01 Oct 2013

#Securely wiping the contents of memory

In other chapters we will cover securing data in storage and in transit. Sensitive information in memory such as a password or credit card information can be securely wiped when no longer being used. This way an attacker can not access the information by examining the contents of memory while the application is running.

Disclaimer: While protecting data in storage and in transit is both beneficial and practical, protecting data in memory turns out to be a challenge. One can attempt at obfuscating or encrypting memory contents, but at some point that memory contents must be decrypted in memory in order to be worked upon. All we can really do is try to securely erase the unencrypted information once we are finished with it. Generally speaking, if an attacker either has physical access or remote access to a device in which they have debug privileges or can run code, that sensitive information can easily be compromised without thorough work being done to hide this information prior to an attack.

With that being said, to wipe the contents of memory we wipe blocks of memory in the same way we would shred a file; by writing over the contents with random data, zeros, or both. We could do this using the memset() function, however, a memset call can be optimized out by the compiler if it notices we are not ever using the contents of the memory we have just set. A better way might be to implement the memset function ourselves, which iterates over the bytes in memory, rewriting it to some other value. By implementing the function ourselves we can control our code from being optimized out. In order to do this we use the volatile keyword. This tells the compiler that a variable may have changed without it knowing. The compiler will not cache the value, nor will it optimize out access to the value.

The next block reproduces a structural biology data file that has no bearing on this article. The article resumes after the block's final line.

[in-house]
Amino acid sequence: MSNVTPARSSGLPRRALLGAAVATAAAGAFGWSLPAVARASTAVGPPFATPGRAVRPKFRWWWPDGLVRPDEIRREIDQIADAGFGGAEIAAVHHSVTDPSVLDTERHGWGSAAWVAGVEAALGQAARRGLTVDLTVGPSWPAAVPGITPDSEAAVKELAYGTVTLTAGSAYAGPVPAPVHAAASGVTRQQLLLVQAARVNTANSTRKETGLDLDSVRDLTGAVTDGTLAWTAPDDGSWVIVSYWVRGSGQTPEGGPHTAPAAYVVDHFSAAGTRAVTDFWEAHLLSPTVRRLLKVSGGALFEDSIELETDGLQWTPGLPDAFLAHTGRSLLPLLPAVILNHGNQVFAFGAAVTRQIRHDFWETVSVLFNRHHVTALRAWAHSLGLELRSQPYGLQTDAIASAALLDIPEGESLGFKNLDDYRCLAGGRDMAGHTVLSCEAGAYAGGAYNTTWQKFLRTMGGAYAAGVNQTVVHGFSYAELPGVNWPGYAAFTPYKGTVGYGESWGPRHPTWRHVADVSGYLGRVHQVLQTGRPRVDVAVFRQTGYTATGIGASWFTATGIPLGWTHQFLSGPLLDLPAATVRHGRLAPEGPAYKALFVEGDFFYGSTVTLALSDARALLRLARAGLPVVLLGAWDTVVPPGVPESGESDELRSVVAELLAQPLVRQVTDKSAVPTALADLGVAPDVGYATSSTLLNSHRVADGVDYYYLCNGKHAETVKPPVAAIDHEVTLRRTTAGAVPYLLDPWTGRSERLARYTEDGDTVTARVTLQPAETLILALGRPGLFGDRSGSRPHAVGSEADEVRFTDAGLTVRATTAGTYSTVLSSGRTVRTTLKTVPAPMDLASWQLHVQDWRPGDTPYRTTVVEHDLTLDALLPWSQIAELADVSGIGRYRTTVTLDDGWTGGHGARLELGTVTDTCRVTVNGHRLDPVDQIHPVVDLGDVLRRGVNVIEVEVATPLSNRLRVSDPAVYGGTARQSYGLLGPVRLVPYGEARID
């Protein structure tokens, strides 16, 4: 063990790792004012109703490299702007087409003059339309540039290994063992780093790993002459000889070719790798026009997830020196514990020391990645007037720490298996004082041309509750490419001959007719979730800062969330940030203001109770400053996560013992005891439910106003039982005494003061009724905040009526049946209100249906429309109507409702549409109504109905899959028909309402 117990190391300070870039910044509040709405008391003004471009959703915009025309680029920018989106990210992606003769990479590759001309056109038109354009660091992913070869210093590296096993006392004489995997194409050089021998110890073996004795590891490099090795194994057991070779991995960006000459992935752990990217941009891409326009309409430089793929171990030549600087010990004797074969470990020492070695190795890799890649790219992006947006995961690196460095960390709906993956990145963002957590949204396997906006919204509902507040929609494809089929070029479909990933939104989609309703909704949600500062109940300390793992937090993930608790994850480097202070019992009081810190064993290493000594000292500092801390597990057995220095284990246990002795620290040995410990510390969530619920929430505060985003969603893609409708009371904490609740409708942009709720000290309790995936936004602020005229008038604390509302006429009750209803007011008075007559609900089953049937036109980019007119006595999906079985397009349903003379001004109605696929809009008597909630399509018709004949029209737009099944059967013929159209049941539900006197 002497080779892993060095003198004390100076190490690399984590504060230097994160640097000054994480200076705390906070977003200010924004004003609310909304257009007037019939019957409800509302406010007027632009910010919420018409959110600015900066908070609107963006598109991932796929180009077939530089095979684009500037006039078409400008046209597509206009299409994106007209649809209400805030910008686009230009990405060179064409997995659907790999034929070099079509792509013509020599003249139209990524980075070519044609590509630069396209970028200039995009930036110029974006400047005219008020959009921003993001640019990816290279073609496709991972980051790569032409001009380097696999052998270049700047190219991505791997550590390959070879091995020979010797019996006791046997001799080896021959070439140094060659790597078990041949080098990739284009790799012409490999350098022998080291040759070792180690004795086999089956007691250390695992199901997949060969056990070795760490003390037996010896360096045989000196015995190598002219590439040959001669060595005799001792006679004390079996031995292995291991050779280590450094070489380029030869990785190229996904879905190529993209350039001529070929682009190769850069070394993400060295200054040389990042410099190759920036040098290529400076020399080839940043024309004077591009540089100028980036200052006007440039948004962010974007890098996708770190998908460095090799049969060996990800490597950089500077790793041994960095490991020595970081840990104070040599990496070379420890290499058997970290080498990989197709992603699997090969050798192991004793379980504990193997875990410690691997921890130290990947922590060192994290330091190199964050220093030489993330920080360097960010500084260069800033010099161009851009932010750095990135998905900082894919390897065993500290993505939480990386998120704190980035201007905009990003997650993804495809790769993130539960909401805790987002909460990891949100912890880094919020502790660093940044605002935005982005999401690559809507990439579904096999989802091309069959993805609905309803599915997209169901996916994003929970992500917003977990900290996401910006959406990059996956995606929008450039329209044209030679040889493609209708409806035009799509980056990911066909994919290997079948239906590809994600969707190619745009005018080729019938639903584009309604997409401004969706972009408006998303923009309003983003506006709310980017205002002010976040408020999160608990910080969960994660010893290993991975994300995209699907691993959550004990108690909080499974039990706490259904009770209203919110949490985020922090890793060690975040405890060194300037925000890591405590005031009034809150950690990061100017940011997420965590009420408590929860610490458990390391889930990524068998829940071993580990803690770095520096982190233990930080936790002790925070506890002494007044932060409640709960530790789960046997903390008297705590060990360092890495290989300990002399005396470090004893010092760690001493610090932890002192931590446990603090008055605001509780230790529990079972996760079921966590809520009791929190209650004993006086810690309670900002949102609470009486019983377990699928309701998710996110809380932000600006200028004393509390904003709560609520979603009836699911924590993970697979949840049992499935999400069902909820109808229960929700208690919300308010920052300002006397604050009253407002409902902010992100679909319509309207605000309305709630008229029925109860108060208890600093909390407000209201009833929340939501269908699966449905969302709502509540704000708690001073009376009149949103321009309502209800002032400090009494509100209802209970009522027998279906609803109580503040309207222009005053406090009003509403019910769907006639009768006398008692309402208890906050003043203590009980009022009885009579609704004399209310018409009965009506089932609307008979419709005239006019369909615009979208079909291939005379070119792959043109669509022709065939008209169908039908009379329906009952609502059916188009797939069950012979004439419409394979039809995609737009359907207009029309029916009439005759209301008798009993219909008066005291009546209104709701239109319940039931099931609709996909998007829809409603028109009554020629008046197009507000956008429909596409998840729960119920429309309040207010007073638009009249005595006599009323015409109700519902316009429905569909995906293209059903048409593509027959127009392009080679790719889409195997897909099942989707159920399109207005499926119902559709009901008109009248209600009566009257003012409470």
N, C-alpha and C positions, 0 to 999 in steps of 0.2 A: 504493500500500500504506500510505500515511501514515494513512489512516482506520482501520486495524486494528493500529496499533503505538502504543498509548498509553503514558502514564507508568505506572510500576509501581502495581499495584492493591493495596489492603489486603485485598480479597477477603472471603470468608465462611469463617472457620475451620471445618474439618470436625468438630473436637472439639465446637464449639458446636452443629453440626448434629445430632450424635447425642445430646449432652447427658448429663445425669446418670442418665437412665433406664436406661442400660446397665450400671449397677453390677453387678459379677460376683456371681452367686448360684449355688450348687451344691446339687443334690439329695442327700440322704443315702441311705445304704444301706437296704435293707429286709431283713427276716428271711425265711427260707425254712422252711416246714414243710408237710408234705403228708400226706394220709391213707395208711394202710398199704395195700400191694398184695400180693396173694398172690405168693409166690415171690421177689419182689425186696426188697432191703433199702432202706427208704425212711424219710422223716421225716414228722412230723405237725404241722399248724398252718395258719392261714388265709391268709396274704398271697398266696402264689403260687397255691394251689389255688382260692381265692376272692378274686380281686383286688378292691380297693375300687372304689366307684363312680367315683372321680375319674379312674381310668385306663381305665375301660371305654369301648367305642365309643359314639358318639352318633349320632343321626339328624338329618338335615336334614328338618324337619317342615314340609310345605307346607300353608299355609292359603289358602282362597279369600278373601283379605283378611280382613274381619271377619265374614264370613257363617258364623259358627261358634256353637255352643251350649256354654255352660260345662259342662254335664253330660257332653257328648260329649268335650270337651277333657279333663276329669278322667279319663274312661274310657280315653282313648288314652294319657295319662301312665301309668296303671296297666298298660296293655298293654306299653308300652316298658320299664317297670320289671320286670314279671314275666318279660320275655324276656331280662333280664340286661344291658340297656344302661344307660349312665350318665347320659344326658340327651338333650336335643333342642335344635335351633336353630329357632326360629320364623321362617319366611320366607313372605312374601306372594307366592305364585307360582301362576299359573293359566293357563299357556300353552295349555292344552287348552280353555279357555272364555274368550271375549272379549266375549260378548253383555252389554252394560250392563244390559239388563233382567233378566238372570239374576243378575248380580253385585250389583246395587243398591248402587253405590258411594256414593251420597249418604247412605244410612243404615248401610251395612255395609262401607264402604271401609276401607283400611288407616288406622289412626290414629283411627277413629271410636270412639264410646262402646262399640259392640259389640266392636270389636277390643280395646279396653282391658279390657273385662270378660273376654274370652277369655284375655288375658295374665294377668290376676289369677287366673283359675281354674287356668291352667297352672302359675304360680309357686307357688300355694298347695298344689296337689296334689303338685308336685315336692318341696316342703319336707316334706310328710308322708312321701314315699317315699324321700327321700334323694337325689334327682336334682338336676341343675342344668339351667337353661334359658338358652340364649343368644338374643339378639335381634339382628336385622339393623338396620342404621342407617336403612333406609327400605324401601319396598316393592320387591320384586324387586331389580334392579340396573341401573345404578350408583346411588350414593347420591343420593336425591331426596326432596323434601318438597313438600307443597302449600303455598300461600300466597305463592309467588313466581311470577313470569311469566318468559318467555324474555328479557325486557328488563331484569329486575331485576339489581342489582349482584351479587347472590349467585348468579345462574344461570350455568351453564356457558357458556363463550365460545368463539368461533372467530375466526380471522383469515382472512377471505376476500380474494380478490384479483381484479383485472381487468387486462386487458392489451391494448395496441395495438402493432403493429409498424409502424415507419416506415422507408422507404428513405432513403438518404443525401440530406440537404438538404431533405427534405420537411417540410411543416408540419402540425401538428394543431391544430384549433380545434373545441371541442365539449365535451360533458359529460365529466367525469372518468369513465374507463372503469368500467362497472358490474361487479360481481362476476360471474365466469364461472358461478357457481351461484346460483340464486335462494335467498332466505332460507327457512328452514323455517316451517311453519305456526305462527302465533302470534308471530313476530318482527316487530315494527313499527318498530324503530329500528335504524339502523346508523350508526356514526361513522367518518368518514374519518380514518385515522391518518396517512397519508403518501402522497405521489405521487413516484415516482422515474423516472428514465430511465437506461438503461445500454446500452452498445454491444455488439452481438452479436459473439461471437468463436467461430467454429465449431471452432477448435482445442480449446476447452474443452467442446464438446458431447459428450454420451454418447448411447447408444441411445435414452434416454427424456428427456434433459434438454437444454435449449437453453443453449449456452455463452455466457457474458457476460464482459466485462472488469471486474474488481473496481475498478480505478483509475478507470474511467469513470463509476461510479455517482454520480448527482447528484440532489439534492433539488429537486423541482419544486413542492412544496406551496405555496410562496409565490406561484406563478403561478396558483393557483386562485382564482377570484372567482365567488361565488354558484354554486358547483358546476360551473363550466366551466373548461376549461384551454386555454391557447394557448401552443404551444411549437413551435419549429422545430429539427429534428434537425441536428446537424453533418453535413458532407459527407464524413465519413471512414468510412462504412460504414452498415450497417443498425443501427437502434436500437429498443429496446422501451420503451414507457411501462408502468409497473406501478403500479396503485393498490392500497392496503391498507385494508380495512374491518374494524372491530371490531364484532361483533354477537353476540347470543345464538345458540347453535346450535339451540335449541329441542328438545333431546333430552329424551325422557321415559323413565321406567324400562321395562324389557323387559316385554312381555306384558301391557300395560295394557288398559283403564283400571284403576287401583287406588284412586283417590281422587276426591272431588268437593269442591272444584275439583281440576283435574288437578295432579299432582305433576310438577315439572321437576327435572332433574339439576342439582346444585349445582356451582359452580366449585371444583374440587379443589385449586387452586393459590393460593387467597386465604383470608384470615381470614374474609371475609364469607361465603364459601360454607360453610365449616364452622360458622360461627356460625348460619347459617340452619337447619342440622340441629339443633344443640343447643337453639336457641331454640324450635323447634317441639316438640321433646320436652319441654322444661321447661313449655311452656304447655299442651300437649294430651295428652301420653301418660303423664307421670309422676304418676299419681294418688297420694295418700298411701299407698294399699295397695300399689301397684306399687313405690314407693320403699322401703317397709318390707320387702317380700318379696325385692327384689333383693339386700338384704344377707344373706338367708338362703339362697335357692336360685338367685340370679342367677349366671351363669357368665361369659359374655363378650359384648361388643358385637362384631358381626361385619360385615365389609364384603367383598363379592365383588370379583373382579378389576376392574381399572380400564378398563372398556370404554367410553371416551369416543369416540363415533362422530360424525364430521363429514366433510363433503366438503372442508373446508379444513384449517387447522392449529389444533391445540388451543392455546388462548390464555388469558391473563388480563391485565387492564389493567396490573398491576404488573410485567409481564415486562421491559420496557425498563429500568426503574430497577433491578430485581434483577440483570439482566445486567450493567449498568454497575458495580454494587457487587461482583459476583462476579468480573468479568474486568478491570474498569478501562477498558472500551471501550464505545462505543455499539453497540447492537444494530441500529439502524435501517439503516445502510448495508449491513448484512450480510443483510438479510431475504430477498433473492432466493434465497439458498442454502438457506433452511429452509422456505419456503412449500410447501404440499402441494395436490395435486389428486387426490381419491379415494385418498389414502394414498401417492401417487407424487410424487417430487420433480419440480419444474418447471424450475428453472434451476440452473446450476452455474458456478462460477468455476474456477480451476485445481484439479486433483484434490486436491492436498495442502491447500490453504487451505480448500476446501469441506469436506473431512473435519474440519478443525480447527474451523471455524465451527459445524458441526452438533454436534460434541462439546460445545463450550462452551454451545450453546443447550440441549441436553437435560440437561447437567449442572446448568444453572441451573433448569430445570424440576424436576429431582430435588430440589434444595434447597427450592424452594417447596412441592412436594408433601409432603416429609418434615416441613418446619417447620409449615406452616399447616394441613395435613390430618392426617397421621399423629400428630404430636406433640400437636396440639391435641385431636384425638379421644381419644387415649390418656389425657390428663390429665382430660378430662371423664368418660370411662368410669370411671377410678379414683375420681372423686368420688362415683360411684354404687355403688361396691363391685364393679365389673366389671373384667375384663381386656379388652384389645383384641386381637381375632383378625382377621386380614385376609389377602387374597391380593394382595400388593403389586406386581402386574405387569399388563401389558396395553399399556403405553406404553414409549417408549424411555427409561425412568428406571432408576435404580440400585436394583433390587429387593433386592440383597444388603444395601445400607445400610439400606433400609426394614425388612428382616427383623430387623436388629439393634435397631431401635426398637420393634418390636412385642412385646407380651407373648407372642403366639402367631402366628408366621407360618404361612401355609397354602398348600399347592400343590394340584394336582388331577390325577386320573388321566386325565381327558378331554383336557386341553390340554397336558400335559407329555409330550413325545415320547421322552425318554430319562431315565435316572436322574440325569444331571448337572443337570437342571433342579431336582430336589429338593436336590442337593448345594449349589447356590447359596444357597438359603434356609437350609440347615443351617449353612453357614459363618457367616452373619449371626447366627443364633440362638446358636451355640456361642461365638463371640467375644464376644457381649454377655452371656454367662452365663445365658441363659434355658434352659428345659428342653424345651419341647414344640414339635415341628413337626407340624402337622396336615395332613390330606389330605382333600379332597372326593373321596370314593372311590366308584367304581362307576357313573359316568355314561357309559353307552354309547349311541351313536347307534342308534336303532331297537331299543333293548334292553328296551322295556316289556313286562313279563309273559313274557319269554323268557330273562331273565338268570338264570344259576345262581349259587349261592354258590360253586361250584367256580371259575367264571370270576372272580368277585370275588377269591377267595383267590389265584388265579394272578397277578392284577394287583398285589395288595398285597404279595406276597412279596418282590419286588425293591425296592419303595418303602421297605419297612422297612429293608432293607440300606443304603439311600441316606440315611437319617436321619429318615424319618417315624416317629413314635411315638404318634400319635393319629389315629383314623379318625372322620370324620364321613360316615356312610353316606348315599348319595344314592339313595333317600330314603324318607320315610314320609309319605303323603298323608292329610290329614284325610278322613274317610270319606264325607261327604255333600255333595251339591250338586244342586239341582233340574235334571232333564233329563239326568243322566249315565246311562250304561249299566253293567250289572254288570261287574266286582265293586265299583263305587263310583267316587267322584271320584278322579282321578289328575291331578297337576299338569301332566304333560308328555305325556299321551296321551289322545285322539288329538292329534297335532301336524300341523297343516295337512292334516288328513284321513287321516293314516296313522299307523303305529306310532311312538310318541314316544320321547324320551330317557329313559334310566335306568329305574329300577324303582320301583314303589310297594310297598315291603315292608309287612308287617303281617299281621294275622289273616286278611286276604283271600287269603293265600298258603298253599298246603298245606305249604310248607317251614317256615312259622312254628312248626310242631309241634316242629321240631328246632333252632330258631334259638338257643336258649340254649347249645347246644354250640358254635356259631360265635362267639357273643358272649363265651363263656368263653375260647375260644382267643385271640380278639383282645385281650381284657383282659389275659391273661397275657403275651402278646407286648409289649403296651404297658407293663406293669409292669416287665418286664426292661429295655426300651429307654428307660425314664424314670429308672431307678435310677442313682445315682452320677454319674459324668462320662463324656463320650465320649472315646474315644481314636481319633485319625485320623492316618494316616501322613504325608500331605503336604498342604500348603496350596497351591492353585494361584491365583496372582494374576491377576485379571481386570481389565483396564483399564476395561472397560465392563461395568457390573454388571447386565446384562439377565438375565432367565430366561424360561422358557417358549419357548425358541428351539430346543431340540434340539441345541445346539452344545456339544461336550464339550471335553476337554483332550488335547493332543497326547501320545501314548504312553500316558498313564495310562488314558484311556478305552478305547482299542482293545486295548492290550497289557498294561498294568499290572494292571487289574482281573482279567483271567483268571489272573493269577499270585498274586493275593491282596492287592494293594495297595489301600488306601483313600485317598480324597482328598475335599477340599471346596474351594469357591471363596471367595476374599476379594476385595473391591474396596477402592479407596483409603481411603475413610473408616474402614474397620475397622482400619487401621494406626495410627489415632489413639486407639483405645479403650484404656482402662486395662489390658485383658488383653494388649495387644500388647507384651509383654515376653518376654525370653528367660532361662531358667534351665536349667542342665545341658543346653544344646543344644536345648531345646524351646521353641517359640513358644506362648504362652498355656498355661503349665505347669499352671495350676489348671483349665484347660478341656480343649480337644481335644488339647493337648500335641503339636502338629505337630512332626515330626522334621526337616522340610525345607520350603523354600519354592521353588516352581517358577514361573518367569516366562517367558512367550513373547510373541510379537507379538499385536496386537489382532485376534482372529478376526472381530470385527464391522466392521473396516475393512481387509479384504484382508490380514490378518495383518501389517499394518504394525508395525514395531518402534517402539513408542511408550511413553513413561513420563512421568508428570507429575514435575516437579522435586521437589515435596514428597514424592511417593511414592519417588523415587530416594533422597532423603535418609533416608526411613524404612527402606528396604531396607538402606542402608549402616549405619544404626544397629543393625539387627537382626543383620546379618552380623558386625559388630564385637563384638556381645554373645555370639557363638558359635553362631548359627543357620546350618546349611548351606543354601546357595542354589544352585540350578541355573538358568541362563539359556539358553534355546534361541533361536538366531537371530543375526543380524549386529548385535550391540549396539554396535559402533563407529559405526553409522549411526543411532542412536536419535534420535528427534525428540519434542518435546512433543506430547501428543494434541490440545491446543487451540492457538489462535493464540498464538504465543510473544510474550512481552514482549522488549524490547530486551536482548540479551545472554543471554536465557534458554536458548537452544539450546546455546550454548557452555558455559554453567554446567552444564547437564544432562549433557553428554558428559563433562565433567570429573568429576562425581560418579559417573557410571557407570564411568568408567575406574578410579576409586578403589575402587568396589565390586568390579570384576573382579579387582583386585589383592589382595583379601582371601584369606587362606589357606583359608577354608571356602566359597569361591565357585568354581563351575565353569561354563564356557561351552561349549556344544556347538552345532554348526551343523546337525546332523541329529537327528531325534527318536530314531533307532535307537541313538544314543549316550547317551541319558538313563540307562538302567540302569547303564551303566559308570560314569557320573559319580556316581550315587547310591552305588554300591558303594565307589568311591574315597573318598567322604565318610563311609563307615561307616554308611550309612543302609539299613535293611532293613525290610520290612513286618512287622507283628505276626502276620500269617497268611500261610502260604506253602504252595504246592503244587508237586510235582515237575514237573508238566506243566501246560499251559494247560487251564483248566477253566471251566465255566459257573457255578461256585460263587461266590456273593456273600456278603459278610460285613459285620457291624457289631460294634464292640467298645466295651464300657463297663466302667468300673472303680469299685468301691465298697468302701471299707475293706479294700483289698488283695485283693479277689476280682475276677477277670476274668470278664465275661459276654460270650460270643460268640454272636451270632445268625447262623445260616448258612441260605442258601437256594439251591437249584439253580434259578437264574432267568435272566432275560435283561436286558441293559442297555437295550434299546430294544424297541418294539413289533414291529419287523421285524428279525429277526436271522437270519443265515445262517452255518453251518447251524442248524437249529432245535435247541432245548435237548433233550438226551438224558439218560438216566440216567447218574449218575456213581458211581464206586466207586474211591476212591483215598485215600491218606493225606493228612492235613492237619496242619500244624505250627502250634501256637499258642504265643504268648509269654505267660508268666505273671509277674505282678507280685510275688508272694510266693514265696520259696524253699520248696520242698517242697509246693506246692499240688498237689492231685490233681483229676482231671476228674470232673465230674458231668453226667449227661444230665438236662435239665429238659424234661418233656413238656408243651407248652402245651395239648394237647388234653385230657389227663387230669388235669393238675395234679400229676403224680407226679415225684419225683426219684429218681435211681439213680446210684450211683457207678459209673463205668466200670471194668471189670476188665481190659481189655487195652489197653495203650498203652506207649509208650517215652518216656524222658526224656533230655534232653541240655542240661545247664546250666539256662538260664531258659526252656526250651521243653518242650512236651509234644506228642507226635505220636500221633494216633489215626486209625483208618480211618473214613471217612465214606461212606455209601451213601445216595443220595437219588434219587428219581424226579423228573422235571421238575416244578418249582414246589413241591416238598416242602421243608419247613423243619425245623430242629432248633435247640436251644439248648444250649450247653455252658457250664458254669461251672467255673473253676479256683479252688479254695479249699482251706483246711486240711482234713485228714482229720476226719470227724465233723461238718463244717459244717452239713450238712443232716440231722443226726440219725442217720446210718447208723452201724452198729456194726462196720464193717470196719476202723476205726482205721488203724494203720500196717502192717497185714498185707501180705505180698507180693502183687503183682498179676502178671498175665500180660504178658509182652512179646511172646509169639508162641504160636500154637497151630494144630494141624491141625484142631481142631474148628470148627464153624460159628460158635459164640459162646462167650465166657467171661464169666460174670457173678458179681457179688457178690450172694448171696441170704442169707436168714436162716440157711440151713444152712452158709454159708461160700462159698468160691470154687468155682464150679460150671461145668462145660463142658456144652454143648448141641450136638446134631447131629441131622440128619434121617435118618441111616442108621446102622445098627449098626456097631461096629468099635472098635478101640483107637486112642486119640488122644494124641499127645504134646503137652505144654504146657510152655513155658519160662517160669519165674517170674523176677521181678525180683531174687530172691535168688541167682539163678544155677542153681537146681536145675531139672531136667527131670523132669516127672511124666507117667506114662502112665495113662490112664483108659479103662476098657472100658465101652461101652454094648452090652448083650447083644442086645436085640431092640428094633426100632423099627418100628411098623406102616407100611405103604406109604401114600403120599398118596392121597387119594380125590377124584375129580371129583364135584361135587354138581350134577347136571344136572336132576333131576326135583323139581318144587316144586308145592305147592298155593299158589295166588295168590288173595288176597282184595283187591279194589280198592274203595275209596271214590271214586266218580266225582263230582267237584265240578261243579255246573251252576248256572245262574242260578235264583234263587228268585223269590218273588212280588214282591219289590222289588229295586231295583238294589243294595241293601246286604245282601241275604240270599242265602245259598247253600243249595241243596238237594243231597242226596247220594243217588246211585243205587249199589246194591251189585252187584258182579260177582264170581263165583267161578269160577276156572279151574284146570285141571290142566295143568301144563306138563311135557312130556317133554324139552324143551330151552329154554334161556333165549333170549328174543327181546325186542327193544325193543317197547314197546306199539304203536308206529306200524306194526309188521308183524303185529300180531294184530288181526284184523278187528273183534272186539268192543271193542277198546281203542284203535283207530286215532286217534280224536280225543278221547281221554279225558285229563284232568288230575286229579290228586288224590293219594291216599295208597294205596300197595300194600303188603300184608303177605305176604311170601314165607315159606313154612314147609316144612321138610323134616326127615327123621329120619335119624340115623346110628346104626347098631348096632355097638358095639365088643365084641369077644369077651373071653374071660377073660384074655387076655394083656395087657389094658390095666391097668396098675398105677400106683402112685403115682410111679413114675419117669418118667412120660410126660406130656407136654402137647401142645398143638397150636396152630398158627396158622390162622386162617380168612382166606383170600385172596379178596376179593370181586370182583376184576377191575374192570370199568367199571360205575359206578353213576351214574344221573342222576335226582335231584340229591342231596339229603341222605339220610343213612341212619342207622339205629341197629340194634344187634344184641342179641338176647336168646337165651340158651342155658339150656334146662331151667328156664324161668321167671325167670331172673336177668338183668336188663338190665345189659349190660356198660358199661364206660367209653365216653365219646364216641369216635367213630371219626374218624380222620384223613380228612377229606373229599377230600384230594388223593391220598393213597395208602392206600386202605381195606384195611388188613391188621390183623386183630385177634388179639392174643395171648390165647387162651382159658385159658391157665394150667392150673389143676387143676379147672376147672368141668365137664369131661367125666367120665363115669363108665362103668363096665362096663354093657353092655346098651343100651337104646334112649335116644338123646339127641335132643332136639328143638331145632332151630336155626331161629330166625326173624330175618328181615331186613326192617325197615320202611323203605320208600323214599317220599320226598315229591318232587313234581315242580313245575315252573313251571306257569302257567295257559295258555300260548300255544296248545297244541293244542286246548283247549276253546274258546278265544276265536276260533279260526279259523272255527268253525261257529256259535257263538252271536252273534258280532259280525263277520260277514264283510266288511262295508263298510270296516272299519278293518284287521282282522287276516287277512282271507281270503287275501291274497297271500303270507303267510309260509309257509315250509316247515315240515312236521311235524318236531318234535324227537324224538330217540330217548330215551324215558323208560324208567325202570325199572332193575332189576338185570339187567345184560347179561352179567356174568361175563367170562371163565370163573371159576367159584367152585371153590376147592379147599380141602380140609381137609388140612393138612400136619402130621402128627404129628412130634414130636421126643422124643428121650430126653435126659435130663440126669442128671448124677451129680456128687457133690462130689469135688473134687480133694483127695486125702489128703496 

Here is the safer memset function:

void *SafeMemset(void *v, int c, size_t n)
    //volatile in this case announces that the value might changed behind our back so prevents the compiler from caching it in a CPU register.
    volatile char *p = (volatile char *)v;
    while (n--)
        *p++ = (char)c;
    return v;

Now we can use this function to wipe memory. For any CFDataRef or NSData objects, we can access the bytes pointer by using the CFDataGetBytePtr() function. For strings in memory, we will need to wipe the underlying C pointer which we can get from the CFStringGetCStringPtr() function. When it comes to working with strings containing sensitive information, using the C string primitive data-type, char, is much safer than any higher level CFString or NSString object. These string objects can potentially copy the buffer internally and we would have no way of wiping the copied contents. However, if you need to wipe a string object, the code would look something like this:

NSString *string = @"hi";
unsigned char *stringChars = (unsigned char *)CFStringGetCStringPtr((CFStringRef)string, 	CFStringGetSystemEncoding());
SafeMemset(stringChars, 0, [string length]);

We could even write helper functions as such

void SecureWipeString(NSString *string)
    unsigned char *keyStringChars = (unsigned char *)CFStringGetCStringPtr((CFStringRef)string, CFStringGetSystemEncoding());
    SafeMemset(keyStringChars, 0, [string length]);

void SecureWipeData(NSData *data)
    SafeMemset((void *)[data bytes], 0, [data length]);

One final note: Be careful clearing the underlying C pointer of a CFStringRef or NSString. On a iDevice for example, if the string contains the word “password”, the underlying C pointer just reuses or points to the same address as used by the system; the OS uses the string “password” already so you will crash the application by trying to wipe this area of memory that is outside the sandbox.

Again, to be safe you may want to use a char array, not the char pointer, to store your sensitive strings and wipe them after without ever putting the information into an NSString object.